I’m a creep, I’m a weirdo. What the hell am I doing here? I don’t belong here.

At what point does a spork become a toy?

Buried within the playful 80-second teaser trailer for Toy Story 4 is this existential question, along with others worthy of Descartes and Kierkegaard: Are utensils always capable of sentience, or only when someone adds googly eyes to them? Does a spork understand its role in the universe? Does anyone?

Disney Pixar released the first look at the long-awaited Toy Story sequel today, and while it doesn’t reveal much (we see the toys we know and love—Woody, Buzz, Jessie, and crew—dancing in a circle to Judy Collins singing Joni Mitchell’s “Both Sides Now”), it does introduce a new character: Forky the spork.

“I don’t belong here!” Forky (voiced by Veep actor Tony Hale), a spork with a face and pipe-cleaner arms, exclaims in the new trailer. “I’m not a toy!”

Or is he?

Toy Story 4 picks up sometime after the previous film, which hit theaters in 2010 and showed Andy’s lovable group of toys transfer into the possession of the toddler Bonnie. The official synopsis says Bonnie adds a “reluctant new toy called ‘Forky’ to her room,” sparking a road trip for the group as Woody helps him understand “how big the world can be for a toy.” That’s a lot to put on the plate of someone who’s having an existential crisis.

Video Goodnesses
and not-so-goodnesses

Donald Trump promised to “drain the swamp.” But considering the culture of corruption inside of his administration, Washington is looking awfully…swampy.

THANKS to HBO and Last Week Tonight for making this program available on YouTube.

Trump can’t decide whether he knows his new Acting Attorney General or not, claims he’s an expert on forest fires and decides to take a rain check on honoring the 100th anniversary of WWI at an American cemetery in France.

THANKS to Comedy Central and The Daily Show with Trevor Noah for making this program available on YouTube.

This meteorologist is calling for rain with a chance of a president who’s afraid to get his hair wet.

During these dangerous and deadly wildfires, Donald Trump is keeping California in his thoughts… thoughts he should probably keep to himself.

Bemoaning the tightening gubernatorial and senatorial races in Florida, the President says we should just go with whoever was ahead on election night.

THANKS to CBS and The Late Show with Stephen Colbert for making this program available on YouTube.

Catholic middle school graduate Samantha Bee and TBS are pleased to announce Full Frontal with Samantha Bee’s holiday special “Christmas on I.C.E.”! Christmas is a time for all families to be together. And so is every other day.

Join Samantha Bee for a less-godless-than-the-usual-liberal Christmas variety spectacular with all the traditional trimmings: music, laughter, joy, deep rage that the administration is separating migrant families, and gingerbread. And did we mention that the whole thing is on ice? Your move, John Legend! But also, good tidings to you.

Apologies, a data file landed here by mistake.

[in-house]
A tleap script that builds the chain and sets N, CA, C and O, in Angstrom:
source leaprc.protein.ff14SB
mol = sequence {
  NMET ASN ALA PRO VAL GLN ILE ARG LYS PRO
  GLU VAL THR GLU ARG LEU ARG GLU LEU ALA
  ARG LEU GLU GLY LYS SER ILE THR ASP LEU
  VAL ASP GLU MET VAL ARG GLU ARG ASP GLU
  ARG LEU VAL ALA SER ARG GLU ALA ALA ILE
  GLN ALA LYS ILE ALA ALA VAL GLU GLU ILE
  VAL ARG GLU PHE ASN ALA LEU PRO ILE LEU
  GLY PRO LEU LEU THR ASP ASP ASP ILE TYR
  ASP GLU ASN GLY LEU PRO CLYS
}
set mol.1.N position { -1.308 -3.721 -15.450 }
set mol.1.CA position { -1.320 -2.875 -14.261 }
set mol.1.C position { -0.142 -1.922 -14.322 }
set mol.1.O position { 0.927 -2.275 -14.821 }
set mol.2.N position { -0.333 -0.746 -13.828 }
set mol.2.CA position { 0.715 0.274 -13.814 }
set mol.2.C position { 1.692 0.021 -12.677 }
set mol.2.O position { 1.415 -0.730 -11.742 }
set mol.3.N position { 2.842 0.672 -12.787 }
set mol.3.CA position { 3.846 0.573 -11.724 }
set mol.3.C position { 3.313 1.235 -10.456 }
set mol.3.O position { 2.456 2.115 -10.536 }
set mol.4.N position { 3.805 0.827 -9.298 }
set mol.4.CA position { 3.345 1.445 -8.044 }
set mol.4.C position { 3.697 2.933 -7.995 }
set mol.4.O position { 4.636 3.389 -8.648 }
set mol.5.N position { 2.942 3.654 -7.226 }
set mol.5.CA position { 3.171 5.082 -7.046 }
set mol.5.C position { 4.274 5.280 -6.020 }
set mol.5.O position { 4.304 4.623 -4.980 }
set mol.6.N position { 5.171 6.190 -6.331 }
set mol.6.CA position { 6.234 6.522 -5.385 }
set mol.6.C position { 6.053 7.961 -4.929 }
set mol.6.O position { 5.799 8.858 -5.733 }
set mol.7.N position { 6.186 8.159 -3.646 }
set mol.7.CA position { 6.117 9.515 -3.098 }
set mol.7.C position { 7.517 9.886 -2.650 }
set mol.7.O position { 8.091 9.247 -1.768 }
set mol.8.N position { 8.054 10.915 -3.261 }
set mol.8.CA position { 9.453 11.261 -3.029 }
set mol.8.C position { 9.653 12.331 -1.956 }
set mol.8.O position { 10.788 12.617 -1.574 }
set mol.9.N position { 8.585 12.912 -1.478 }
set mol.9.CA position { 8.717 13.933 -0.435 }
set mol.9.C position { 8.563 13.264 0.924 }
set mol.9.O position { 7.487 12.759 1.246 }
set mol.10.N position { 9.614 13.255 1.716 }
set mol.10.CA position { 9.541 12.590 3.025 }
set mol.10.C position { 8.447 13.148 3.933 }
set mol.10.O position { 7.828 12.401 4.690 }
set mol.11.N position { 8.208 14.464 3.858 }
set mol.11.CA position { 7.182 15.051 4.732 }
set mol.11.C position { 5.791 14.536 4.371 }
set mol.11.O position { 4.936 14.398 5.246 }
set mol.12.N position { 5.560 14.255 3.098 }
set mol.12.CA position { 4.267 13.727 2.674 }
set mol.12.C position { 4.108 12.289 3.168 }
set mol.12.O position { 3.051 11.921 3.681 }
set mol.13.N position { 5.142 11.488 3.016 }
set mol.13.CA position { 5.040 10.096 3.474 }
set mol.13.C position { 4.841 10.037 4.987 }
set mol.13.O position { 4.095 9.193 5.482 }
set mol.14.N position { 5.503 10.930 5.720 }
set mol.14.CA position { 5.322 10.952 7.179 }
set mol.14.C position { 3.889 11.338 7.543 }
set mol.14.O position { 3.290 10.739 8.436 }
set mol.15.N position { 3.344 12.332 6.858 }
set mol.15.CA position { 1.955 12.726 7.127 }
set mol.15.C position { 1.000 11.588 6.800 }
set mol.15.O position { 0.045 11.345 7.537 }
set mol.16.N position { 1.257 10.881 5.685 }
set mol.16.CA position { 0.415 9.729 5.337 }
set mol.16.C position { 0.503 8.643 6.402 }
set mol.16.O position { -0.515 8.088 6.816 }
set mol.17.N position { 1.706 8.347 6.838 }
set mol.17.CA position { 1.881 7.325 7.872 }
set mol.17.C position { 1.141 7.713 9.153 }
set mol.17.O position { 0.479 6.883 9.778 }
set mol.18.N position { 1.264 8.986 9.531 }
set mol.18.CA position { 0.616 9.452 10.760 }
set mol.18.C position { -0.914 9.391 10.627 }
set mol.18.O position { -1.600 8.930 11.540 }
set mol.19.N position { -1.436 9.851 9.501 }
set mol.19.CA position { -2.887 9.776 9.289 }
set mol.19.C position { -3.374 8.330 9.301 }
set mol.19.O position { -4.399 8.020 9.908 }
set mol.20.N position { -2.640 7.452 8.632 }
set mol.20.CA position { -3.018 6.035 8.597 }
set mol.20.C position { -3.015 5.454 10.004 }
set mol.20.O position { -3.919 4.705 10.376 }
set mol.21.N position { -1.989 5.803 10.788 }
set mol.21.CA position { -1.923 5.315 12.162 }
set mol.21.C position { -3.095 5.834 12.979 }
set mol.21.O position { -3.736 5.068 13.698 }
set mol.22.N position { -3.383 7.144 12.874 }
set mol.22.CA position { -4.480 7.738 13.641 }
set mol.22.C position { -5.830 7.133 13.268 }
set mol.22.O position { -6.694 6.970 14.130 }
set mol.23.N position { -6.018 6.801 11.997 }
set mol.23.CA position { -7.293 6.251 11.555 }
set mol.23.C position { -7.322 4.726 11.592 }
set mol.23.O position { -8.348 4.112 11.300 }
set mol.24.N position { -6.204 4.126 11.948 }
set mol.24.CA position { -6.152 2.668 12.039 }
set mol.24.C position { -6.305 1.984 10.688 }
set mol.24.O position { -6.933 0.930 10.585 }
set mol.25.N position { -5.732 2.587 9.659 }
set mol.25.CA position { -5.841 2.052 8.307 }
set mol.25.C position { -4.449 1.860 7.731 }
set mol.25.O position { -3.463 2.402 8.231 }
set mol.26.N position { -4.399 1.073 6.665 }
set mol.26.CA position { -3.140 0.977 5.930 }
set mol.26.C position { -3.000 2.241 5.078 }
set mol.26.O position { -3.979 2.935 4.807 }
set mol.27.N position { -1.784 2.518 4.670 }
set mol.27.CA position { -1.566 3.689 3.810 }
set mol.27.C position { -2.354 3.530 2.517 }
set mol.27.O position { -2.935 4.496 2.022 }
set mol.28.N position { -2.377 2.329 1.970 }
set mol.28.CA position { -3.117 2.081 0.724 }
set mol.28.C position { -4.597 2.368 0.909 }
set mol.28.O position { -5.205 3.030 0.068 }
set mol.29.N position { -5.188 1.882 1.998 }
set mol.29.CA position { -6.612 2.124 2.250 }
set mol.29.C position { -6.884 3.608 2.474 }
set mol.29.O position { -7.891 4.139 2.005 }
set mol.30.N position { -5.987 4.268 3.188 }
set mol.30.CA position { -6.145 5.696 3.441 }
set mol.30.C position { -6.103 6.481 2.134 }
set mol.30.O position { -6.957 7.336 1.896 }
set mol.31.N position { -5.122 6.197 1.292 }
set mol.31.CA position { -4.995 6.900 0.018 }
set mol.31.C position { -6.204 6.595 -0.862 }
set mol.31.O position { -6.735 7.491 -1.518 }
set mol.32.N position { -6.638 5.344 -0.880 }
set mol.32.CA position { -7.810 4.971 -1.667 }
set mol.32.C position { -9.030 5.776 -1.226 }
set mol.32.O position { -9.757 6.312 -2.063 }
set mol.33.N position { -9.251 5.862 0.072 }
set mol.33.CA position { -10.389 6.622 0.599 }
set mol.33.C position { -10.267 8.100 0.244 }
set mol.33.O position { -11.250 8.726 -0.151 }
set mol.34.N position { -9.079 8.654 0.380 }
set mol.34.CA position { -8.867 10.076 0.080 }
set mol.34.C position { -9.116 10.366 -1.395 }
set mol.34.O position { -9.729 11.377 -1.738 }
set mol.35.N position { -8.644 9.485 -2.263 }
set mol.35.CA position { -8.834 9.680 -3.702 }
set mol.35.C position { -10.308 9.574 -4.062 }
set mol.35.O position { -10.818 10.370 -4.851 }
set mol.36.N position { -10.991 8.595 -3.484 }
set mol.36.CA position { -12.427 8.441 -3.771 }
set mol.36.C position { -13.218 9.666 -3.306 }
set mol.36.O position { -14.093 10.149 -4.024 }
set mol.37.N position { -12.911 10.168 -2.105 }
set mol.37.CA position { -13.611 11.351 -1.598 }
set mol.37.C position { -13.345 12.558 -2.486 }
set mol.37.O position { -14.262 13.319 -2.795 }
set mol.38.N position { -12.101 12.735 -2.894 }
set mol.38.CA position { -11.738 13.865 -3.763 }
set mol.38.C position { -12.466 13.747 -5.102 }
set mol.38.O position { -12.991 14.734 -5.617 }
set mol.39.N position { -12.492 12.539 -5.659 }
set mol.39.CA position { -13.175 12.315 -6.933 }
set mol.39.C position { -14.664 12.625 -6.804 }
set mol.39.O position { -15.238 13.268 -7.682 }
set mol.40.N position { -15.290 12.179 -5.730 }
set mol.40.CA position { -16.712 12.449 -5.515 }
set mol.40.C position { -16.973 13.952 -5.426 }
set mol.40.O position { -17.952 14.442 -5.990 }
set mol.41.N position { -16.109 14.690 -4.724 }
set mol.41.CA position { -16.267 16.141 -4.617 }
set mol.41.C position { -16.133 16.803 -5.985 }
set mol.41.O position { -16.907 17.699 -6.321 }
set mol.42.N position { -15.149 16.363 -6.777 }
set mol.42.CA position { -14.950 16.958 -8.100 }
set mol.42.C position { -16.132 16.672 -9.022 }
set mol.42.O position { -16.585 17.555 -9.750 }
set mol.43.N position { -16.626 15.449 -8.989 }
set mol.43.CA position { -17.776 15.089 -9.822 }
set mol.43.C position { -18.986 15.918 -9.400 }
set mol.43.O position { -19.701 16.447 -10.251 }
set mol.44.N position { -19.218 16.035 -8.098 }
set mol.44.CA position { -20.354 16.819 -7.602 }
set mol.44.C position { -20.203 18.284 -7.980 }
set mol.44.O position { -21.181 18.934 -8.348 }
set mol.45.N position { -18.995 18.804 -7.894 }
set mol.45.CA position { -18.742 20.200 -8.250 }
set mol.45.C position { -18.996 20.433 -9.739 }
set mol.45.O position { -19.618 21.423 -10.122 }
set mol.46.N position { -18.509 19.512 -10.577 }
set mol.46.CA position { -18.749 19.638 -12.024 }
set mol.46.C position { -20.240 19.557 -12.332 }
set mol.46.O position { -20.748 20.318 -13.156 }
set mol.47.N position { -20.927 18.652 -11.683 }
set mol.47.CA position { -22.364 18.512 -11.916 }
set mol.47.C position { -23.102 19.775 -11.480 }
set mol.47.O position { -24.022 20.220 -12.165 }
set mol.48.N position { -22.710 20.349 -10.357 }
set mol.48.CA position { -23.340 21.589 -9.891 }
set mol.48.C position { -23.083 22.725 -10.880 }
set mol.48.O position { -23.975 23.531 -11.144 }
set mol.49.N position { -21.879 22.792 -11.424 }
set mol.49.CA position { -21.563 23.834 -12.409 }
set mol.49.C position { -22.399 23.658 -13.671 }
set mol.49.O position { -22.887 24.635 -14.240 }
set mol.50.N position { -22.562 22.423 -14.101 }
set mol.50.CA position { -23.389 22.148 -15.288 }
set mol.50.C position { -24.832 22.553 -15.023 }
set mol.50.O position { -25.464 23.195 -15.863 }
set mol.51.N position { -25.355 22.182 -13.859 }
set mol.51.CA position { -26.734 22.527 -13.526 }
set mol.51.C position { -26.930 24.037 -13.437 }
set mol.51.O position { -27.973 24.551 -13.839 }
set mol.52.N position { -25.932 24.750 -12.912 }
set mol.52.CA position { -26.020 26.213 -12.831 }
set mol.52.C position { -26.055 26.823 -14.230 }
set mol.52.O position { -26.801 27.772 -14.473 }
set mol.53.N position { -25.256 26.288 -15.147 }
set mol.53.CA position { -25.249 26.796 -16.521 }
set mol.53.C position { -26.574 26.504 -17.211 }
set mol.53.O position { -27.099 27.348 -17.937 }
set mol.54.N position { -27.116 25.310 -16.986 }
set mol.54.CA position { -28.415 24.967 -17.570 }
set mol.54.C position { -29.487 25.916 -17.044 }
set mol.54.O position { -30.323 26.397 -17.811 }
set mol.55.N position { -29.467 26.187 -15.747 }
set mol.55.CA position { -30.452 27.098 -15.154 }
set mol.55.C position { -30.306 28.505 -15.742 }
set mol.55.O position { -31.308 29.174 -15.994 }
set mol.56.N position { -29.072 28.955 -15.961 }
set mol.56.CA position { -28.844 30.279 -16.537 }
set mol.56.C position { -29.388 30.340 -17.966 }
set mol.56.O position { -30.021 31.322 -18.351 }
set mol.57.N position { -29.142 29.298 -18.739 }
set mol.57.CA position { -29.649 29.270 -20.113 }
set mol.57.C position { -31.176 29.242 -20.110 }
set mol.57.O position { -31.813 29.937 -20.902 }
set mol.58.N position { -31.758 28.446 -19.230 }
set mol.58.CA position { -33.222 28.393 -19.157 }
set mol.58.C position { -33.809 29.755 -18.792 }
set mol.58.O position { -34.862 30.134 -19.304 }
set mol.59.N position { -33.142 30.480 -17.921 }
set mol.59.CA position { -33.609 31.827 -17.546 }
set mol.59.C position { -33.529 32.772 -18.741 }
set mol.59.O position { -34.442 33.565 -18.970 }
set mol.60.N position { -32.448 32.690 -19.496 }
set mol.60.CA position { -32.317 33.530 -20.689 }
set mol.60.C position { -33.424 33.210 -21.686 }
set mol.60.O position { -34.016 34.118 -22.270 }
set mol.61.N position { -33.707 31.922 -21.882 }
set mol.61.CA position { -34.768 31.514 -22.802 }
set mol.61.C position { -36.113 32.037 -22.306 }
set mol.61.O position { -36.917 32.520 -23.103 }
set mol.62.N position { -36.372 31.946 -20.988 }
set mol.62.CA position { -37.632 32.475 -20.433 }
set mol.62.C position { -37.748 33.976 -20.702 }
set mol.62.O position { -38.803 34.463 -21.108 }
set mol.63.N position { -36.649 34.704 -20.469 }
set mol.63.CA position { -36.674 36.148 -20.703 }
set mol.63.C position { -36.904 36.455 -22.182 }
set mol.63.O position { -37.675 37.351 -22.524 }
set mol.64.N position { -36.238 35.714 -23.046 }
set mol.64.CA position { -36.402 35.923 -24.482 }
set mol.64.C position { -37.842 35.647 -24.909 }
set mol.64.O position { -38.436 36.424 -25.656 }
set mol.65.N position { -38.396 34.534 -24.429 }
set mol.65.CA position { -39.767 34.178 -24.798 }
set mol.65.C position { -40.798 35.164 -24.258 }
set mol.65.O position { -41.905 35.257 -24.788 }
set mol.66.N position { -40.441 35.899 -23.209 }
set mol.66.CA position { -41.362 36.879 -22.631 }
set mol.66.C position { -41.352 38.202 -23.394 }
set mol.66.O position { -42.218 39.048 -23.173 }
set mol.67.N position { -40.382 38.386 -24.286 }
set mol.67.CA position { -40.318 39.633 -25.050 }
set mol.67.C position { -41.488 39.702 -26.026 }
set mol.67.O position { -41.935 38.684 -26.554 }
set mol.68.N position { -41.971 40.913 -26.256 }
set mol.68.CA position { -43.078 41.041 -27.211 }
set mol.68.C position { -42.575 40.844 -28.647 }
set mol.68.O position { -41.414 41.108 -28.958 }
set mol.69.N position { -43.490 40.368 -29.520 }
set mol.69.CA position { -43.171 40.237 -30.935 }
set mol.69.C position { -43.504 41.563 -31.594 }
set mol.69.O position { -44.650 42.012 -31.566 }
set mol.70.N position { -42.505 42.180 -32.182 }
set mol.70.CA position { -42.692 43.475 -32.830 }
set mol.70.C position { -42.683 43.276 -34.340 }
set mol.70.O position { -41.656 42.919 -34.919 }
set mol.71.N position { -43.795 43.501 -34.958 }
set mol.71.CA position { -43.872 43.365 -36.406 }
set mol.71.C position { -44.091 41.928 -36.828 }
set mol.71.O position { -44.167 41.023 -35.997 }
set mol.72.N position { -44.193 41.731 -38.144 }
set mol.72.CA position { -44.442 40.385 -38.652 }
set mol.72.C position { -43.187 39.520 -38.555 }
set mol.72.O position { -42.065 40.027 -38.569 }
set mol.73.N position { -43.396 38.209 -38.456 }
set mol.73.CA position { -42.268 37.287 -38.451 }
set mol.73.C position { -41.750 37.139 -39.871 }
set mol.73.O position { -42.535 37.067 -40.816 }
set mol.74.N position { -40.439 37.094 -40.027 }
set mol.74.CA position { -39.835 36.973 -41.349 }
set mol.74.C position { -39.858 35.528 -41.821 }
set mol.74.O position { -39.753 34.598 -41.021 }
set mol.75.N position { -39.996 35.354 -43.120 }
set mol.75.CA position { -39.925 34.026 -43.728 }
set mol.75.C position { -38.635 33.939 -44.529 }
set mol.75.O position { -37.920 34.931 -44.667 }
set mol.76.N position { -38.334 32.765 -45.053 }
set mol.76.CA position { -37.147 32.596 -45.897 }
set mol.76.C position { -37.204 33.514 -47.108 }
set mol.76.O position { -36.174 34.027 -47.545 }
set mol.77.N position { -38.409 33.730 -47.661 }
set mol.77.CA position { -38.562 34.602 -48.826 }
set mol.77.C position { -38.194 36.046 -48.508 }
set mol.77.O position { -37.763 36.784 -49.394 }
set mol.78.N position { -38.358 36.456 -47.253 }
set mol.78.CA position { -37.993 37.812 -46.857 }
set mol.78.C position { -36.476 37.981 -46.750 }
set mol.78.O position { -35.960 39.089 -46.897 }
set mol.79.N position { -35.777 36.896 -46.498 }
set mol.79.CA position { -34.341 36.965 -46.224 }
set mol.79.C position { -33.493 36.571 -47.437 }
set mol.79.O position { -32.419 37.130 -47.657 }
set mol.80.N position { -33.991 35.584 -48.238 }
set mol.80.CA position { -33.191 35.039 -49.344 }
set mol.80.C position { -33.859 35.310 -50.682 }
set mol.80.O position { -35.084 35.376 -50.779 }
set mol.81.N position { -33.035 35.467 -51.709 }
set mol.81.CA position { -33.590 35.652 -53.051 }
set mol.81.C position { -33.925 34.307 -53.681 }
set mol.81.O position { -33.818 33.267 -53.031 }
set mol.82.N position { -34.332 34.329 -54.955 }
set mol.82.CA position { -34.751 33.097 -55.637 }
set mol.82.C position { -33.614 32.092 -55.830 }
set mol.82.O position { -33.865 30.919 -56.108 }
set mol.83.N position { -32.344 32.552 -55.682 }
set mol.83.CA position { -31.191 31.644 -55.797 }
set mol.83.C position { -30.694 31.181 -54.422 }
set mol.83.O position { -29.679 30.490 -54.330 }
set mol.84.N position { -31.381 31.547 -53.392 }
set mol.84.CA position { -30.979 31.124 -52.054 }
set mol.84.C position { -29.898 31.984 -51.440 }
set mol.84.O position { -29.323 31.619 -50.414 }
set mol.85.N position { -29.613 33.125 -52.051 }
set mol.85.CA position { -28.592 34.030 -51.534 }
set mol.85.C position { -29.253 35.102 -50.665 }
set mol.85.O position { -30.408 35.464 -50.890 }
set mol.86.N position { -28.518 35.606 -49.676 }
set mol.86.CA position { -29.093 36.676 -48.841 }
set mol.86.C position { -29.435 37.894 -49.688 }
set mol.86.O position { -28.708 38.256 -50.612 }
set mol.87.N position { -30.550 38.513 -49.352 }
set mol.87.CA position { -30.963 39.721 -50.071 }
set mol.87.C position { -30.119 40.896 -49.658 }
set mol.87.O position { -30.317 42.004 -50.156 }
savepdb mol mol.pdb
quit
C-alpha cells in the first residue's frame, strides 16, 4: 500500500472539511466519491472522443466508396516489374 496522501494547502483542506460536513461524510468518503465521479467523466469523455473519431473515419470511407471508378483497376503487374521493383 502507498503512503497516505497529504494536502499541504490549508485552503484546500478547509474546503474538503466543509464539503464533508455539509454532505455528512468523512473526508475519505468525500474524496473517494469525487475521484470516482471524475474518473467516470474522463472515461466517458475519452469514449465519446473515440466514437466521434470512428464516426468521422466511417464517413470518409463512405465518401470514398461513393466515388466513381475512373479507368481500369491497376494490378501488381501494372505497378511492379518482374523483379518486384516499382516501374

Tune in for “Christmas on I.C.E.” on Wednesday, December 19 at 10:30pm ET/PT for a full half-hour of commercial-free cheer.

THANKS to TBS and Full Frontal with Samantha Bee for making this program available on YouTube.

Seth takes a closer look President Trump becoming more lawless amid a power grab at the Justice Department and a recount in Florida.

THANKS to NBC and Late Night with Seth Meyers for making this program available on YouTube.

In spite of my poor graffiti, Maru is happy.(Probably)



You can see the graying of your workforce as a crisis — or an opportunity.

Before our eyes, the world is undergoing a massive demographic transformation. In many countries, the population is getting old. Very old. Globally, the number of people age 60 and over is projected to double to more than 2 billion by 2050 and those 60 and over will outnumber children under the age of 5. In the United States, about 10,000 people turn 65 each day, and one in five Americans will be 65 or older by 2030. By 2035, Americans of retirement age will eclipse the number of people aged 18 and under for the first time in U.S. history.

The reasons for this age shift are many — medical advances that keep people healthier longer, dropping fertility rates, and so on — but the net result is the same: Populations around the world will look very different in the decades ahead.

Some in the public and private sector are already taking note — and sounding the alarm. In his first term as chairman of the U.S. Federal Reserve, with the Great Recession looming, Ben Bernanke remarked, “in the coming decades, many forces will shape our economy and our society, but in all likelihood no single factor will have as pervasive an effect as the aging of our population.” Back in 2010, Standard & Poor’s predicted that the biggest influence on “the future of national economic health, public finances, and policymaking” will be “the irreversible rate at which the world’s population is aging.”

Ed. More tomorrow? Probably. Possibly. Maybe. Not?